I limit the discussion to principles of normative transmission regarding necessary means, which is why I do not discuss principles that take sufficient means, or other types of means, as a relatum. This restriction is necessary, as transmission principles claiming that reasons are transmitted between an action we have reasons to do, or ought to do, and the sufficient means of performing that action pose their own set of unique problems; problems that deserve to be addressed in their own right in a separate paper. This restriction does not pose any theoretical difficulties, since there is no interdependency between the two types of principles: Acceptance of a normative transmission principle concerning necessary means does not to commit us to any particular view with regard to transmission principles concerning sufficient means, and vice versa.5
Necessary means: ψ is a necessary means to φ if and only if:
In every possible outcome at which one φs, one’s ψing helps to bring about one’s φing, and if one had not ψed, one would not have φed, and
There is some possible outcome where one φs.
Kolodny’s definition combines a general definition of means and adds a necessity clause to the first condition. In Kolodny’s view, the phrase “helps to bring about one’s φing” in the first condition is supposed to be understood in terms of causing, constituting, satisfying preconditions of, preventing things that would prevent, and helping to do these things (Kolodny Forthcoming, p. 5).6 To say that a means “helps to bring about one’s φing” must, according to Kolodny, be understood as saying that adopting the means makes it more probable that one φs. In Kolodny’s words “means probabilize the end to at least some degree” (Kolodny Forthcoming, p. 6). The second condition of our definition of necessary means ensures that there are no means to do the impossible.
3 The Principles
It is not exactly controversial to say that there are cases when our reasons for performing a specific action are dependent on that action being a means of performing some other action we have reasons to perform. A complete moral theory, however, must be able to provide a systematic explanation of these scenarios. Instantiations of this phenomenon are abundant and of particular interest when discussing applied ethics. For example, in the debate concerning the possibility of justified torture, it is often assumed that the fact (where it is a fact) that torture as a means of obtaining information may be a reason in favor of torture. If there is ever to be a reason for torture, this would be the reason, as it is a means for something else we have reasons to do.7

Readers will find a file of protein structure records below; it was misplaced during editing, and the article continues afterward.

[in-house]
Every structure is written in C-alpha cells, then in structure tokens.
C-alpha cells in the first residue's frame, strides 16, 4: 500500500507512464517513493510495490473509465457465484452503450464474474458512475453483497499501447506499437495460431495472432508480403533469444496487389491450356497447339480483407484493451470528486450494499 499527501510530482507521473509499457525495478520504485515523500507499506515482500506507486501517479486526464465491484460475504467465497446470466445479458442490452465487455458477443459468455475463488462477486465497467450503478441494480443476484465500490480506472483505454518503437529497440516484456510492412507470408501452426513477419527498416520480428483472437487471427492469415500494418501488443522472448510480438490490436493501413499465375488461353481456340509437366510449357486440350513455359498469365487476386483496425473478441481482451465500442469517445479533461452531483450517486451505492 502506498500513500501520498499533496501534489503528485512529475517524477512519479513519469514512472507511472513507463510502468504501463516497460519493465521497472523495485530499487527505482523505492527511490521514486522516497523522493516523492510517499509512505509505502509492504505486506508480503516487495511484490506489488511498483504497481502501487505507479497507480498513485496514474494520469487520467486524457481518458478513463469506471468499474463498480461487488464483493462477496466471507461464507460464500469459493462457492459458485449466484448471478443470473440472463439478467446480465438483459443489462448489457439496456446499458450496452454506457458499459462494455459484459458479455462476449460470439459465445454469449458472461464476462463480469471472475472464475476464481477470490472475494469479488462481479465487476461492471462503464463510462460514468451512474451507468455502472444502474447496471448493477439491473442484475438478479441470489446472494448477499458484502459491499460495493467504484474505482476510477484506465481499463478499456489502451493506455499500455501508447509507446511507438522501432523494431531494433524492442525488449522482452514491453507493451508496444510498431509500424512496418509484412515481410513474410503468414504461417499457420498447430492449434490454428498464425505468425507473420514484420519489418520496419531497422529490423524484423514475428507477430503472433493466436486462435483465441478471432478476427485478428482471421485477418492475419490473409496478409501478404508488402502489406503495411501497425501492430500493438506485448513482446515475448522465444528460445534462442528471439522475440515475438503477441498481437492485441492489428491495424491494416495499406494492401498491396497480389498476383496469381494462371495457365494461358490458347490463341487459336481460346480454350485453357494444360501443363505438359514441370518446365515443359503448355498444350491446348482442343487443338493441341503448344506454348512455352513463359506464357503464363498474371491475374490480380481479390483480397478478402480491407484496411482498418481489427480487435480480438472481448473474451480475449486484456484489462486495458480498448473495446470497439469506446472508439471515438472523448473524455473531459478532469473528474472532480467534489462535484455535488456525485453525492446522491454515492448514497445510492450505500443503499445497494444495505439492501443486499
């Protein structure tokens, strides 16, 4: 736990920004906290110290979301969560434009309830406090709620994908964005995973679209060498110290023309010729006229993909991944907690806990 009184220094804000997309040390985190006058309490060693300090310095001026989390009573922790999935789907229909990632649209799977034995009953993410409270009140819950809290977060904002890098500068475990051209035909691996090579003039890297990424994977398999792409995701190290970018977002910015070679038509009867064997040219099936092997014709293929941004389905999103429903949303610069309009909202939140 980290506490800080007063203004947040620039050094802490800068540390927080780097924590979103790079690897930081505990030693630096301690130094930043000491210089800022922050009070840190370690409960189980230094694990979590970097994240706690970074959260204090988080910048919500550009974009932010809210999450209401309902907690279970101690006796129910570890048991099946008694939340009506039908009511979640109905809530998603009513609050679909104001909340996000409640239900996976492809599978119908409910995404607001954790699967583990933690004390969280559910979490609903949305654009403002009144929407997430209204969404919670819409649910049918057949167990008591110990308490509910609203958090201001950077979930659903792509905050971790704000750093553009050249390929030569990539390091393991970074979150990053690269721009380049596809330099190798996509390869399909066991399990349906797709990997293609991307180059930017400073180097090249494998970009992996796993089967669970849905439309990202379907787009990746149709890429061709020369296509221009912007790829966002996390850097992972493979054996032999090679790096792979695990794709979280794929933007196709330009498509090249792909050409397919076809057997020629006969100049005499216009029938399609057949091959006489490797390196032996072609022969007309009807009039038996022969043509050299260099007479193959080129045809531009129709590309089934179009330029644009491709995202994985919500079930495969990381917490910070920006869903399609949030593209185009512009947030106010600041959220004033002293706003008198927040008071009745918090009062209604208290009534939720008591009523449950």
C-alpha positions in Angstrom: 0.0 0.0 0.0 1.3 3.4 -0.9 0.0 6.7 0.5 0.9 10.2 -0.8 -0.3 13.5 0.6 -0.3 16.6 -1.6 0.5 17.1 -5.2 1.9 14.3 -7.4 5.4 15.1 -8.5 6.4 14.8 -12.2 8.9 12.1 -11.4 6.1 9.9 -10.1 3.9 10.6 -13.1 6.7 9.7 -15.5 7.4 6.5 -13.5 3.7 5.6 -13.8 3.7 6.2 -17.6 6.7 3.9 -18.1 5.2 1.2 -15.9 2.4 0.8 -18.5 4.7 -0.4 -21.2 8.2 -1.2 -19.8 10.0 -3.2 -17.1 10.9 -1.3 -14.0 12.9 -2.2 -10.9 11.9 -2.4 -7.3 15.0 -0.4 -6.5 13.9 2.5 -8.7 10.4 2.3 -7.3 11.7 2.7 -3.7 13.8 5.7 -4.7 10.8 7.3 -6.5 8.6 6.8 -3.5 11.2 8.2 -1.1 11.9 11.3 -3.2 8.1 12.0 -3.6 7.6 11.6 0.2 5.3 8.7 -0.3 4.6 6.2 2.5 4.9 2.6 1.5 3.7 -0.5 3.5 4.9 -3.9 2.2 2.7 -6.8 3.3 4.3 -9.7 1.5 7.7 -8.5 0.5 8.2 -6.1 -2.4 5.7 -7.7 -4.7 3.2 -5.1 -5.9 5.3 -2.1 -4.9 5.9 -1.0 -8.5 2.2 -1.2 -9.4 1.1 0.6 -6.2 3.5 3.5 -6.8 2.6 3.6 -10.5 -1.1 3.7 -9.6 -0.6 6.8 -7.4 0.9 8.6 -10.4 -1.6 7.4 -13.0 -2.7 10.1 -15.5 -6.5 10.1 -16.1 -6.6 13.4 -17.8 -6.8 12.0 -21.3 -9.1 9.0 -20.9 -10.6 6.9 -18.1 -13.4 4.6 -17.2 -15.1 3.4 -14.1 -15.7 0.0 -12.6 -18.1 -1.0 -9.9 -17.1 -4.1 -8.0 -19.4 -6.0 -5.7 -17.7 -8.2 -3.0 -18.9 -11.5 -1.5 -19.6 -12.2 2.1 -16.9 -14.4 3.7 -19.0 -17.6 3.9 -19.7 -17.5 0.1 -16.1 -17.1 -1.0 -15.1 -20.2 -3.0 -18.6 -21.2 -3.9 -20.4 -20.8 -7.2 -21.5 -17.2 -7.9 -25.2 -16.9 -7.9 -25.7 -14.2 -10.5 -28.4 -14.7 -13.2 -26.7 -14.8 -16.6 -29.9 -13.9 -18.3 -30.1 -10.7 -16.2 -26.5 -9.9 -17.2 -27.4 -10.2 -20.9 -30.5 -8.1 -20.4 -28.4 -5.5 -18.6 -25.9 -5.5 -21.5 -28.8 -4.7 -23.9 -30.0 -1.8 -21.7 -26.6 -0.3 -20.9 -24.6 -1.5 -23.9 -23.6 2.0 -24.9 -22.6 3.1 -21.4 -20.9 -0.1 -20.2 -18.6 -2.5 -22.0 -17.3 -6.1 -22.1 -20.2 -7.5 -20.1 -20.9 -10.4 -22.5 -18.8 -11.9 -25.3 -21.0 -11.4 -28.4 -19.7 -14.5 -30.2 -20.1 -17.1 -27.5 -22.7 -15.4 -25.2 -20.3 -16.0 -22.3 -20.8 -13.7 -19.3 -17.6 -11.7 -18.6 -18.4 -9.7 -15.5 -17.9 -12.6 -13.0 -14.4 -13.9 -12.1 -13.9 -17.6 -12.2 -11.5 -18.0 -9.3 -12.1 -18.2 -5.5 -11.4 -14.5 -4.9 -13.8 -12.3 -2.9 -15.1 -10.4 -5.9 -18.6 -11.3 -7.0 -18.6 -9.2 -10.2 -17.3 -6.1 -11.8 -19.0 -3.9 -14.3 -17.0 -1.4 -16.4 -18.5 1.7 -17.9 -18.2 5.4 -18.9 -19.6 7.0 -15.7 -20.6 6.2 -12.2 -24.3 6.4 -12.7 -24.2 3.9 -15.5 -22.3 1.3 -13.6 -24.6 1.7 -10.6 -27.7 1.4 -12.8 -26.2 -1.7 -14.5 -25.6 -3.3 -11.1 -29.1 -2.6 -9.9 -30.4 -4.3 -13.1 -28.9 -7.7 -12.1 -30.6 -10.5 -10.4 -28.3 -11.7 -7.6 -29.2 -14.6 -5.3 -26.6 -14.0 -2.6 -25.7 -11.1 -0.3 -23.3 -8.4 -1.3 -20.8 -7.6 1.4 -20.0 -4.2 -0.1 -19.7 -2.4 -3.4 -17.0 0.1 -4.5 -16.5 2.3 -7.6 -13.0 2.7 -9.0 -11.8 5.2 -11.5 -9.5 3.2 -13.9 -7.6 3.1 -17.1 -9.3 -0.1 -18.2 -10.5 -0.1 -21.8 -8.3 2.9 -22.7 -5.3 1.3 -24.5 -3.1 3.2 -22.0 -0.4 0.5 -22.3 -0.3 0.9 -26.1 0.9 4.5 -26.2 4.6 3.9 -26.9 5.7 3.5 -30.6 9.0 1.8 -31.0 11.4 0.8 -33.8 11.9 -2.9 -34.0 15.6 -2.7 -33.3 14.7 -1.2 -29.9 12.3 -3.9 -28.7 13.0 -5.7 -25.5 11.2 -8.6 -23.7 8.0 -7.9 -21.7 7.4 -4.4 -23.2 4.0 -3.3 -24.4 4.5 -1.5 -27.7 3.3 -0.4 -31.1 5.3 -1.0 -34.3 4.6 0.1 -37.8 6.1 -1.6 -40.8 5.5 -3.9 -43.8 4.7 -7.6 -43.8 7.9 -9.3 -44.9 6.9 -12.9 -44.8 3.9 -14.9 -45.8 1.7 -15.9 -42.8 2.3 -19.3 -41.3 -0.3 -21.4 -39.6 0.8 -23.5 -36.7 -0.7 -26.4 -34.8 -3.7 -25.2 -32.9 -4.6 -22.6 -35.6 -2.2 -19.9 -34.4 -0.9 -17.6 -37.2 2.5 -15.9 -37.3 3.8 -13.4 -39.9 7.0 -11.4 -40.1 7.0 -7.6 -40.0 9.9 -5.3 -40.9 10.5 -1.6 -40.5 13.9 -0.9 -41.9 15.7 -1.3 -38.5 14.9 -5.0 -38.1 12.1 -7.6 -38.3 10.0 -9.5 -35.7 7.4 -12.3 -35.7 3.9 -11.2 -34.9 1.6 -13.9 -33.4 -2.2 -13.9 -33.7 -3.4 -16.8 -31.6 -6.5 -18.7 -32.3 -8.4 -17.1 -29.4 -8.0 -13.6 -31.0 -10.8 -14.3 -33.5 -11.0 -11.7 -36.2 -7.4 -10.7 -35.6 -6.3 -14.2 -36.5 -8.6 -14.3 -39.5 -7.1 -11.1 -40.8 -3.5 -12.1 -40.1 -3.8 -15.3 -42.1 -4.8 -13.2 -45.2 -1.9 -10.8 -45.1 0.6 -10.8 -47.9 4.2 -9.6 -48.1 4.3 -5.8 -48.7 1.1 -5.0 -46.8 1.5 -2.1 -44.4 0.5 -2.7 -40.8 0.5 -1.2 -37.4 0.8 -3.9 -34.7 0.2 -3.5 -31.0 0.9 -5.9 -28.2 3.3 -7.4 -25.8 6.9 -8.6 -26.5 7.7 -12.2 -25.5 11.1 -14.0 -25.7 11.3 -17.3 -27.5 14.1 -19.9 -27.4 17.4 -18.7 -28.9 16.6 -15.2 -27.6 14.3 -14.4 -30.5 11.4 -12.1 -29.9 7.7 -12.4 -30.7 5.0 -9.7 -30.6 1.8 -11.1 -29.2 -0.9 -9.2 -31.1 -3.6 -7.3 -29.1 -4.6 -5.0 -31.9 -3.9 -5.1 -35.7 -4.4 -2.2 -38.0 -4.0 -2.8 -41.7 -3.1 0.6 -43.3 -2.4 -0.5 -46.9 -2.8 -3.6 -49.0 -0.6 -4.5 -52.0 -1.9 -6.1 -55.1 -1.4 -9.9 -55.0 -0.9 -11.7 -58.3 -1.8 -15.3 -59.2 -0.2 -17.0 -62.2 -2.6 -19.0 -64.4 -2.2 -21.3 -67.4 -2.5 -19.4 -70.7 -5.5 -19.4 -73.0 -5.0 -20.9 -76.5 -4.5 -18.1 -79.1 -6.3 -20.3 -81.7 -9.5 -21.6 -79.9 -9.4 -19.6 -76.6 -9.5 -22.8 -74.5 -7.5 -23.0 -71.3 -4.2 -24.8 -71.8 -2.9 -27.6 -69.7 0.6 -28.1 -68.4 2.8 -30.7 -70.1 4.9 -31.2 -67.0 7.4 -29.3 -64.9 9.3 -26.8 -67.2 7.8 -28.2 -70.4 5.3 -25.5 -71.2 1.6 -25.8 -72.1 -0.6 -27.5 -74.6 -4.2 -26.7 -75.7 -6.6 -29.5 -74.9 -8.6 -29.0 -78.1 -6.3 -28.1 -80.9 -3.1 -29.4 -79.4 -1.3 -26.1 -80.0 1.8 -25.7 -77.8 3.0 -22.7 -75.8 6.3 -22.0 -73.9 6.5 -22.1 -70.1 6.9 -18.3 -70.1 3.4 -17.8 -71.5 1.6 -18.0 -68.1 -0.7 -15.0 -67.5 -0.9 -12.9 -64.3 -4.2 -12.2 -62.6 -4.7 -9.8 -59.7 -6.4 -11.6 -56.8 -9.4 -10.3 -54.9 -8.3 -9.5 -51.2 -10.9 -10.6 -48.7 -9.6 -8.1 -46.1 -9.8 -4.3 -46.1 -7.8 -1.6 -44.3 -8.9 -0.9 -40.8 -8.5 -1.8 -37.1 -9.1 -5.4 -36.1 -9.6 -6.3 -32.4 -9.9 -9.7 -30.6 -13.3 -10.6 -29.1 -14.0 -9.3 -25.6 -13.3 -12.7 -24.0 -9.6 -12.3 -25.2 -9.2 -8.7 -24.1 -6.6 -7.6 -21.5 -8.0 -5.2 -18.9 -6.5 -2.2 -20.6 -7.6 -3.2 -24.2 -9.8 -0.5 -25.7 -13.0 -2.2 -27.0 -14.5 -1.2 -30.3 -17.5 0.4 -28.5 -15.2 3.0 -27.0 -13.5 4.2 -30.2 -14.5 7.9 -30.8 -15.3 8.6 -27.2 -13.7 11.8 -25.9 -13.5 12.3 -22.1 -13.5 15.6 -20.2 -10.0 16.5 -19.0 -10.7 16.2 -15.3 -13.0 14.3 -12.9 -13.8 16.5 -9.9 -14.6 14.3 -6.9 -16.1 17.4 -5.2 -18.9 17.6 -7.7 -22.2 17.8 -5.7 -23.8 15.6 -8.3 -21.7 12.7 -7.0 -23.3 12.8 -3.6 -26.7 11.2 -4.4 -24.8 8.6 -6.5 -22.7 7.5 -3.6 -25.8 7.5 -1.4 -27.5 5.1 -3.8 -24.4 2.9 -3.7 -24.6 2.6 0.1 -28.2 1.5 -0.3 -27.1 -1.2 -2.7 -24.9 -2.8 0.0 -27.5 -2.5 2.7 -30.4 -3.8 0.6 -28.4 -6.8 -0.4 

Ought Necessity: If an agent, A, ought to φ and ψing is a necessary means of φing, then, because of that, A ought to ψ.8
Strong Necessity: If there is a reason for one to φ and ψing is a necessary means of φing, then that is a reason, at least as weighty as one’s reason to φ, to ψ.9
Weak Necessity: If there is a reason for one to φ and ψing is a necessary means of φing, then that is a reason, of some weight, to ψ.10
As you can see, Strong Necessity entails Weak Necessity, but not the other way around. Whether or not Ought Necessity entails Strong Necessity or even Weak Necessity depends on one’s view concerning the link between ‘oughts’ and reasons.11 At any rate, without being overly presumptuous, it is likely the case that Ought Necessity entails Weak Necessity, pace Horty (2012).
(⊢ P ➔ Q)((⊢ OB(P) ➔ OB(Q)). (OB-RM)
Nec-M(Q,P) ➔ (P ➔ Q). (Stipulation: If Q is a necessary means of P, then P implies Q)
Nec-M(Q,P). (Assumption: Q is a necessary means of P)
P ➔ Q. (From 2, 3)
OB(P) ➔ OB(Q). (From 1, 4–5)
OB(Q) (From 5 to 6).
Nec-M(Q,P) & OB(P) ➔ OB(Q) (From 1 to 7).
To be sure, few philosophers accept all of the axioms of Standard Deontic Logic. Nonetheless, it is still the case that, ceteris paribus, a view that can retain all, or at least most, of SDL is preferable over one that retains a smaller number of the axioms.12 As we can easily show, since denying Ought Necessity means that you need to reject OB-RM, we would need very good reasons for rejecting Ought Necessity.
If we further assume that what we ought to do is somehow related to our reasons for doing so, more precisely if we assume that it cannot be the case that we ought to do something if we have stronger reasons for not doing so than for doing so, then the argument from Standard Deontic Logic naturally extrapolates itself to Strong Necessity. Suppose that we ought to P and that Q is a necessary means of P. According to Ought Necessity, we then ought to Q. If the transmitted reasons to Q are not as strong as the reasons to do P, we are susceptible to the following counter-example: Suppose that the transmitted reason to Q is outweighed by reasons to not Q. Given the assumptions concerning the links between reasons and ‘oughts’, it is not the case that we ought to Q. Such a result would be in conflict with Ought Necessity. To avoid this result, we must assume Strong Necessity or accept that we sometimes ought to do things despite the fact that we have stronger reasons for not doing these things. Given that Weak Necessity follows from Strong Necessity, and according to most views from Ought Necessity, the argument from Standard Deontic Logic additionally lends itself to Weak Necessity.